A few hours before the first sun rays of the day pierced the jungle canopy in the eastern foothills of the Central Andes mountains, five Colombian women wielded headlamps and machetes in an ornithological quest for Sooty Ant-Tanagers, White-bibbed Manakins, Magdalena Antbirds, and other forest birds. Guided by bird songs, the expeditionaries embarked on a daily routine of trudging across muddy slopes and rocky terrain, fortified by the knowledge that they were treading the same path as Elizabeth Kerr—an unsung legend of ornithology who had collected hundreds of specimens for the famed American Museum of Natural History bird surveys in Colombia more than a century ago.
Kerr’s name came as a “revelation” to Juliana Soto-Patiño, one of the Colombian ornithologists on that 2020 expedition, as she was preparing to join a larger project to resurvey Colombian birds documented by AMNH ornithologists in the early 1900s.
“It was a surprise for us to hear about a woman in Colombia, at that time, doing fieldwork and collections,” said Soto-Patiño, who is now a PhD student at the University of Illinois Urbana-Champaign.
The discovery of Kerr became the inspiration for a different kind of expedition that went beyond a modern resurvey of Colombian birdlife—one with the added goal to lift up the voices of Colombian women in ornithology. The expedition launched in December 2020, comprising eight women ornithologists from four Colombian research institutions. In five days, the team documented nearly 90 bird species in the Central Andes foothills where they worked—including 26 species that were a match with Elizabeth Kerr’s collections in 1907. Soto-Patiño and her all-women team of fellow scientists summarized their fieldwork findings, and highlighted Kerr’s influence, in an article published in the journal Ornithological Applications in May 2023.
And they weren’t alone in their mission; in 2019, another all-women team had executed a grueling ornithological expedition in the Amazon region of Brazil to pay homage to yet another unheralded woman—Emilie Snethlage—who had also made pioneering contributions to the scientific knowledge of South American birdlife over 100 years ago.
Both expeditions used field ornithology in the 21st century to shine a spotlight on the contributions of women ornithologists. As the Colombian authors wrote in their Ornithological Applications article, they launched their expedition to “recognize, highlight, and elevate the voices and legacies of women that have been systemically kept invisible.”
“By Ourselves, Using Our Own Voices and Minds”
Originally, Soto-Patiño and her colleagues signed up for an expedition under the Colombia Resurvey Project, an effort by Colombian universities and research institutions to compare 21st-century bird species distributions in five areas to data from the AMNH surveys in the early 20th century, as a way of looking for possible range shifts or extinctions due to habitat loss and climate change. While leafing through the writings of Frank Chapman, the AMNH curator of birds in the early 1900s who organized the old museum surveys, Soto-Patiño discovered a reference to the “Mrs. Kerr Collection”—one of the specimen collections that helped Chapman better understand bird distribution patterns in Colombia. Chapman went on to be regarded as one of the founding figures of modern ornithology, credited with starting the Christmas Bird Count, while “Mrs. Kerr” was relegated to footnotes in Chapman’s published work, even though she made remarkable contributions to his research. (Some encyclopedias even assumed there was a typo, referring to a “Mr. Kerr” instead of Mrs. Kerr.)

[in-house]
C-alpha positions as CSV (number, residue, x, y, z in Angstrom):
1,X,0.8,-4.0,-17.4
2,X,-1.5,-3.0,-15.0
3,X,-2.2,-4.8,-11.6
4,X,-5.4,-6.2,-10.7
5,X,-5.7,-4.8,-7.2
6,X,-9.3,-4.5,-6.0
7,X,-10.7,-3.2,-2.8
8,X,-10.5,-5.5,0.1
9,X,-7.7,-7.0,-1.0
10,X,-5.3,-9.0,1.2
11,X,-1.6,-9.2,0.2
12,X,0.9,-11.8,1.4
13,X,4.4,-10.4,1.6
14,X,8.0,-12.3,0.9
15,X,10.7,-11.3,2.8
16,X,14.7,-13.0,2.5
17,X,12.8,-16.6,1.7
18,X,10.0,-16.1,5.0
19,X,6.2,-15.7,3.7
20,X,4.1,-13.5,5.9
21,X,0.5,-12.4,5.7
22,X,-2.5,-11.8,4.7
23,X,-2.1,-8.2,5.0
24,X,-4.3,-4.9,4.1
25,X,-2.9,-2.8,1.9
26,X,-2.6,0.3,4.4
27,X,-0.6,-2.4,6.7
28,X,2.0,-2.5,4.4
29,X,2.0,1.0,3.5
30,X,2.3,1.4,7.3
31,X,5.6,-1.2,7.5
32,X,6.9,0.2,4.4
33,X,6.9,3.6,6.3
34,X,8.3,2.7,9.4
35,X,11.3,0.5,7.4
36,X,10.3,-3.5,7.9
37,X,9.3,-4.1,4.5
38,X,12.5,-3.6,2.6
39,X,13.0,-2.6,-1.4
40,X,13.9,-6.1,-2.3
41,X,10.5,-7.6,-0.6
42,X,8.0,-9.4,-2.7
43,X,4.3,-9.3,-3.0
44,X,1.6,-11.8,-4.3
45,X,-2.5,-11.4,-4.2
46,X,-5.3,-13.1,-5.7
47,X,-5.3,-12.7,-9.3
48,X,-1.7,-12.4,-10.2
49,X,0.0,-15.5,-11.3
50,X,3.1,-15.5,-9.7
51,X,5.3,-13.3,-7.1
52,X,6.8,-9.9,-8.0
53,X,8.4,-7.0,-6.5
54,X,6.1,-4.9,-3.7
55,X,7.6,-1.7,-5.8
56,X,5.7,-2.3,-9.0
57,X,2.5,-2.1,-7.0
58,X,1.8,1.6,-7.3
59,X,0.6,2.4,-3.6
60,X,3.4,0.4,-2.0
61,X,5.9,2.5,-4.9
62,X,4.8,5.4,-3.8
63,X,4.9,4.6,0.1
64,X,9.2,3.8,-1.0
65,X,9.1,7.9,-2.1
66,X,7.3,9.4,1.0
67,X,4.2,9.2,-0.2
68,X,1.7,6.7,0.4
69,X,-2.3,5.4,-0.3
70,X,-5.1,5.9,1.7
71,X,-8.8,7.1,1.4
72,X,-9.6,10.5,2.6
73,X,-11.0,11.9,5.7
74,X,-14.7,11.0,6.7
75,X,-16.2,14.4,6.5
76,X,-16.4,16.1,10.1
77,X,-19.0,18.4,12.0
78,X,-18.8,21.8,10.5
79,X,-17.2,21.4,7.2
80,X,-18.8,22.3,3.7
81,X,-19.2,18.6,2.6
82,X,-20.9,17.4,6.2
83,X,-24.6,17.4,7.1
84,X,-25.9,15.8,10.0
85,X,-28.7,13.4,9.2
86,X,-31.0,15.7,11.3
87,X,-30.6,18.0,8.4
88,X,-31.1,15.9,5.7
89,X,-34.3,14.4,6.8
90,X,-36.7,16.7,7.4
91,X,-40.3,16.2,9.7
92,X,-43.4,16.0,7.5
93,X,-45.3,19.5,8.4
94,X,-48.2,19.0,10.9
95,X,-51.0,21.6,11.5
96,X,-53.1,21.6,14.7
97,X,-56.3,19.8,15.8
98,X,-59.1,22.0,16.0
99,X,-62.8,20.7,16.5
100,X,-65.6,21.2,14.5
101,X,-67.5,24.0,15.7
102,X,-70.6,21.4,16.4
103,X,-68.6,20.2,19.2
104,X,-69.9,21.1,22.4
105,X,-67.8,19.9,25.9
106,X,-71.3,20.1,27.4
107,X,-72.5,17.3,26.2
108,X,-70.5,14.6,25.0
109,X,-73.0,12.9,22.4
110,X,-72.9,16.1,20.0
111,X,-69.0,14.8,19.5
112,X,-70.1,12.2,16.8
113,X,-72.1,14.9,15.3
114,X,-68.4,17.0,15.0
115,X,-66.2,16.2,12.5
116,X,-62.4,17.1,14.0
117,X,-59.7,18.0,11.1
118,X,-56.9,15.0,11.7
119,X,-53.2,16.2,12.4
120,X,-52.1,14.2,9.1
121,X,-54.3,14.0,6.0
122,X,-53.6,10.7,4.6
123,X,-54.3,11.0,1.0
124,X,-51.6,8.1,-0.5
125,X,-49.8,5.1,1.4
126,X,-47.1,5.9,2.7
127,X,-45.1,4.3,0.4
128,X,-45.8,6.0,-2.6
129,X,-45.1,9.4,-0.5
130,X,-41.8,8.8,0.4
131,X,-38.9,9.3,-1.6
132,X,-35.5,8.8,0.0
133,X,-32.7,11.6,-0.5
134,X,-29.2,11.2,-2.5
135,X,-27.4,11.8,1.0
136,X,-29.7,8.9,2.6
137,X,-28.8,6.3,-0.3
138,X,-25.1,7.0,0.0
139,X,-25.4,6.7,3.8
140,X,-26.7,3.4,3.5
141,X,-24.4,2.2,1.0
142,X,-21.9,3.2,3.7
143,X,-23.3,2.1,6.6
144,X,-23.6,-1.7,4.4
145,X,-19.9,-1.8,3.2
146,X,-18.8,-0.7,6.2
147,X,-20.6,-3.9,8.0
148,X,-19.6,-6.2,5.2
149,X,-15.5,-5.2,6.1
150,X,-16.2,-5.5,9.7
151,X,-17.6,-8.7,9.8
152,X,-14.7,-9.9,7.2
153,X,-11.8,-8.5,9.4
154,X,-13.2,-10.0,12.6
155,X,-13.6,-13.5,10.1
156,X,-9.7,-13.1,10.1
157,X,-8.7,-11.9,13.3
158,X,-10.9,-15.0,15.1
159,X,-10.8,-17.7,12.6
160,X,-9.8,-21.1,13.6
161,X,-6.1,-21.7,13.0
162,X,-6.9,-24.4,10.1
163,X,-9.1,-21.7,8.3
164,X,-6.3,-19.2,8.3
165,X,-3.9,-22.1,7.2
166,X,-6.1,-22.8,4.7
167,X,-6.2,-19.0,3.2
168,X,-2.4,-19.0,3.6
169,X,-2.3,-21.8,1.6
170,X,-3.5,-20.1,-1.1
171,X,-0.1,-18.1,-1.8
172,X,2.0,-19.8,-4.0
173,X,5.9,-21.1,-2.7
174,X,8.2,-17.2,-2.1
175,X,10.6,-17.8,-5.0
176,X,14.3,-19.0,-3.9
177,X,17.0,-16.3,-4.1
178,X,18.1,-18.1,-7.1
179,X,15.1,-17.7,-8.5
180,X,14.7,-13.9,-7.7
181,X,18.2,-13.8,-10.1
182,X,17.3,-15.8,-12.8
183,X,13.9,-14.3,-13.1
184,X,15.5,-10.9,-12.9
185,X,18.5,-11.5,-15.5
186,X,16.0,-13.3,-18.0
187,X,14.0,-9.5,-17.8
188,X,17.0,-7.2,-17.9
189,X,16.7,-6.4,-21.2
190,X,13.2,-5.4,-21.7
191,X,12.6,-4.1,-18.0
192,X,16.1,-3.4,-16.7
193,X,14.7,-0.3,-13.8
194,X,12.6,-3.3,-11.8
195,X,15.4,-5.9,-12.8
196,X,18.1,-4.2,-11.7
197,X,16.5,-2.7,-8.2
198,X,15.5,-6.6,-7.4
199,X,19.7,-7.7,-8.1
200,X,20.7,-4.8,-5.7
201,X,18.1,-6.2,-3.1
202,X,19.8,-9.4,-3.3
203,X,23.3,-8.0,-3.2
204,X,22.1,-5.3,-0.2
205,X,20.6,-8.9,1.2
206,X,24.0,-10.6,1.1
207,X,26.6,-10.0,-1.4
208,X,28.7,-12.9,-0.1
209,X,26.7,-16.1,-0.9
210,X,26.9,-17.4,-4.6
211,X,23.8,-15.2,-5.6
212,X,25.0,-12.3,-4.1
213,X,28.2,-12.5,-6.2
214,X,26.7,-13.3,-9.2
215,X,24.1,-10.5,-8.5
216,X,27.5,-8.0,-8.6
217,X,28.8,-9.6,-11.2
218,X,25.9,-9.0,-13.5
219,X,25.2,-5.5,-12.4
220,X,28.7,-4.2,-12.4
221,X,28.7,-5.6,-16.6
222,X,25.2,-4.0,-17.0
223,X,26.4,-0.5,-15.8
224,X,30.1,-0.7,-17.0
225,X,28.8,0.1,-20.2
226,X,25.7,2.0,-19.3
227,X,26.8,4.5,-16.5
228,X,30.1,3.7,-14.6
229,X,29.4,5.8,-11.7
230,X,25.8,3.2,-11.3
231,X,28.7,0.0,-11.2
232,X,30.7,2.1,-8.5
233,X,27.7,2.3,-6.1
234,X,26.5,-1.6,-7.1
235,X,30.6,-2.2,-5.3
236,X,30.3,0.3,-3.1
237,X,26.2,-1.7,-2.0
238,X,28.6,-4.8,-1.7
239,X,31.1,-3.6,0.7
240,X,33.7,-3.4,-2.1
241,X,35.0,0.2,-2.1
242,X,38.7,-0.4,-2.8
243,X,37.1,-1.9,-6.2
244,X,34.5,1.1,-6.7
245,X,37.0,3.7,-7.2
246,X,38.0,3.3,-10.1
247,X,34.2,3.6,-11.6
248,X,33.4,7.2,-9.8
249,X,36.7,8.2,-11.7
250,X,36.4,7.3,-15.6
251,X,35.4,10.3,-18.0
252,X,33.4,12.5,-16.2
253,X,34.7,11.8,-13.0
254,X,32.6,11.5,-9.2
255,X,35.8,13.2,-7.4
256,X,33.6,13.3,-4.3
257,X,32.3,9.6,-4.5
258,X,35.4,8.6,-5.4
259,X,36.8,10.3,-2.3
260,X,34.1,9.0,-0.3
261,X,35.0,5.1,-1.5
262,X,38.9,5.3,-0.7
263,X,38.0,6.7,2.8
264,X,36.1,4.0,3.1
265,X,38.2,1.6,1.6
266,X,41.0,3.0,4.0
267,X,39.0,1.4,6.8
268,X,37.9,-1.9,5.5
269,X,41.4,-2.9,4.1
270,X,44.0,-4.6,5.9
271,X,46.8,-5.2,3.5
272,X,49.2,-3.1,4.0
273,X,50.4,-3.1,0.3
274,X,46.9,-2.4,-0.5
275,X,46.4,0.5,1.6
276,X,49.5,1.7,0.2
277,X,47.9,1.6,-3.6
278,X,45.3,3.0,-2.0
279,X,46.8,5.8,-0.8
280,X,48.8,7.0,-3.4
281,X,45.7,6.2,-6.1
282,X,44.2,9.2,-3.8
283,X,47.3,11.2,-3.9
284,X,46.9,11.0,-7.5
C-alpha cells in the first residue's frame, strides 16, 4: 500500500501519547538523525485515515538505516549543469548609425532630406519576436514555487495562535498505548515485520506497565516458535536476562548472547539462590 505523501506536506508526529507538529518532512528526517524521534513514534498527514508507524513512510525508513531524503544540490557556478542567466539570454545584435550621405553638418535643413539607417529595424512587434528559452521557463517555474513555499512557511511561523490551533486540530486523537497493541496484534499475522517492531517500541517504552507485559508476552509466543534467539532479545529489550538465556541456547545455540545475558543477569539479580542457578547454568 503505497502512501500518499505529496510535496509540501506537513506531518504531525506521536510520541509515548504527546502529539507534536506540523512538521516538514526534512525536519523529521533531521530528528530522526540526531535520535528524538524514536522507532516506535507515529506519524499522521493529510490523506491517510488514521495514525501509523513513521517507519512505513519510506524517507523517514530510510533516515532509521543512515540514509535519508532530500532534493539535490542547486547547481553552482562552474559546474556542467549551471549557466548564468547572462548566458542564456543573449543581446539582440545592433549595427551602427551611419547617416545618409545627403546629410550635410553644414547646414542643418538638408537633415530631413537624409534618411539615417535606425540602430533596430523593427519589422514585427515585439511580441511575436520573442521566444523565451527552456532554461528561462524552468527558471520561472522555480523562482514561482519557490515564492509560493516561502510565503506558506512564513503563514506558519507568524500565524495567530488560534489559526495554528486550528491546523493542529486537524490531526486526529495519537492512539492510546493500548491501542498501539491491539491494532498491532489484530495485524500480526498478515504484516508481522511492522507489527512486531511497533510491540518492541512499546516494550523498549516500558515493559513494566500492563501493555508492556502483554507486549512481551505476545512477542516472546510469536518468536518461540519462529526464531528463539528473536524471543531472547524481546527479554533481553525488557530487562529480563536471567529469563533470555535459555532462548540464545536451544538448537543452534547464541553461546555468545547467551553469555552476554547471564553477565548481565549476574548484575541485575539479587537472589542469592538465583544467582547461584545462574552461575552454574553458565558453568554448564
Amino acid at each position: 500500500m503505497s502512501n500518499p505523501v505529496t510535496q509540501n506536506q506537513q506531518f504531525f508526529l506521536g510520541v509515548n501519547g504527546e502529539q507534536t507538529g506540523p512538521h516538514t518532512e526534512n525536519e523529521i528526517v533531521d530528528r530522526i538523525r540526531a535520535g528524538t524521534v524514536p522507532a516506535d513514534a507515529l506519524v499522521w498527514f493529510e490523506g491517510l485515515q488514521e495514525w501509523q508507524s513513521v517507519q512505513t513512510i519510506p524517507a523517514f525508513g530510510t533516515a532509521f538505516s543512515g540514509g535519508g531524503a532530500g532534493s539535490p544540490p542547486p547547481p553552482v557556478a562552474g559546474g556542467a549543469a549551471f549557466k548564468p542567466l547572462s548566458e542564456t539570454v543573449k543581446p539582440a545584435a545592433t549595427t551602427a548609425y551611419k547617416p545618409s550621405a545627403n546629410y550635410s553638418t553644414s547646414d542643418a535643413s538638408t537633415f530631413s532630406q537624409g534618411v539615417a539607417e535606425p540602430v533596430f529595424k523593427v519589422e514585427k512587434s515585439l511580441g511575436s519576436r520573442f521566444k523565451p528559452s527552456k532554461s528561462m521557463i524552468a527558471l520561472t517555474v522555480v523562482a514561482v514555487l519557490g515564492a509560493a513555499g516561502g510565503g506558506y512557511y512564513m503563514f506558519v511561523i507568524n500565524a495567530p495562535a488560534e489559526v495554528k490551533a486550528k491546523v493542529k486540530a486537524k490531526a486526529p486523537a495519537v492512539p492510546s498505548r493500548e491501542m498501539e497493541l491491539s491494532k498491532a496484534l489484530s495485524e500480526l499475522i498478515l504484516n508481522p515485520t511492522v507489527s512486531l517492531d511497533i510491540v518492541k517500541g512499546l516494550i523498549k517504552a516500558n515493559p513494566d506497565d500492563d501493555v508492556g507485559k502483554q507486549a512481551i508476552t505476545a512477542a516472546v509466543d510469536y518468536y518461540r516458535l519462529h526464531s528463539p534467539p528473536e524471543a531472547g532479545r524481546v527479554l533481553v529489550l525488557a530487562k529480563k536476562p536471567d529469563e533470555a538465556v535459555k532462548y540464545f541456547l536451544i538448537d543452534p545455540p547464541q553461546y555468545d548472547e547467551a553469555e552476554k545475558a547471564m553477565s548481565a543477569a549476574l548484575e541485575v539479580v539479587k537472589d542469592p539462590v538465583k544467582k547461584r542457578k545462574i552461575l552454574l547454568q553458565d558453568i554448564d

As fellow expeditionary Nelsy Niño-Rodríguez of the Humboldt Institute in Colombia put it, they now envisioned an all-women, all-Colombian leg of the resurvey project—conducting fieldwork and research “by ourselves, using our own voices and minds.”
“When we found Kerr, it bonded us a lot,” said Natalia Ocampo-Peñuela, a member of the all-women Colombian expedition who is now an assistant professor at the University of California, Santa Cruz. “Because we didn’t have a [woman] role model for so long.”
Not much is known about the biography of Elizabeth Kerr. According to Niño-Rodríguez, there is only one page about Kerr’s life “written by her own hand,” a self-authored article published in Collier’s magazine in 1912. In that piece, Kerr referred to her work “in the jungles of South America, collecting rare tropical birds for museums and private collectors.”
“Often I see no human being for three weeks at a time,” Kerr wrote. “Yet I am not afraid. And I love the jungle.”
Though Kerr wasn’t formally employed at the American Museum of Natural History, she contributed to Chapman’s work as a freelance bird collector. In their Ornithological Applications article, Soto-Patiño and her colleagues wrote that while other women in the early 20th century “wore fancy hats adorned with tropical bird feathers” and collected stuffed birds, Kerr often worked in stifling rainforests alone in a garb of “bloomers, a long shooting jacket, and a rubber hat to protect her from the tropical rains.”
And according to the historical record of letter exchanges between Chapman and Kerr, she also worked under stressful expectations by her employer. Their correspondence “was ridden with demands from Chapman for better collections from Kerr,” Soto-Patiño and her colleagues wrote in Ornithological Applications, “often expecting her solo work to meet the same standards as that of experienced collectors and even team expeditions conducted by the AMNH.”
“Most of the Chapman–Kerr letters discuss the difference in specimen prices and the constant battle between Kerr requesting more funds for her expedition and Chapman demanding better results to wire more money.”
Over her extensive travels to Colombia (first between 1906 and 1907, and then from 1909 to 1912), Kerr is credited with submitting 400 specimens of about 200 bird species to the American Museum of Natural History, including the only specimen of the Sooty Ant-Tanager in the museum at that time.
“Kerr’s explorations … remain one of the few investigations of the avifauna of this remote, inaccessible, and incredibly diverse territory,” Soto-Patiño and her colleagues wrote in Ornithological Applications. “Her specimens include a myriad of species that are difficult to observe … even the elusive and enigmatic Rufous-vented Ground-Cuckoo, which has very few observations in Colombia.”
Retracing Elizabeth Kerr’s Footsteps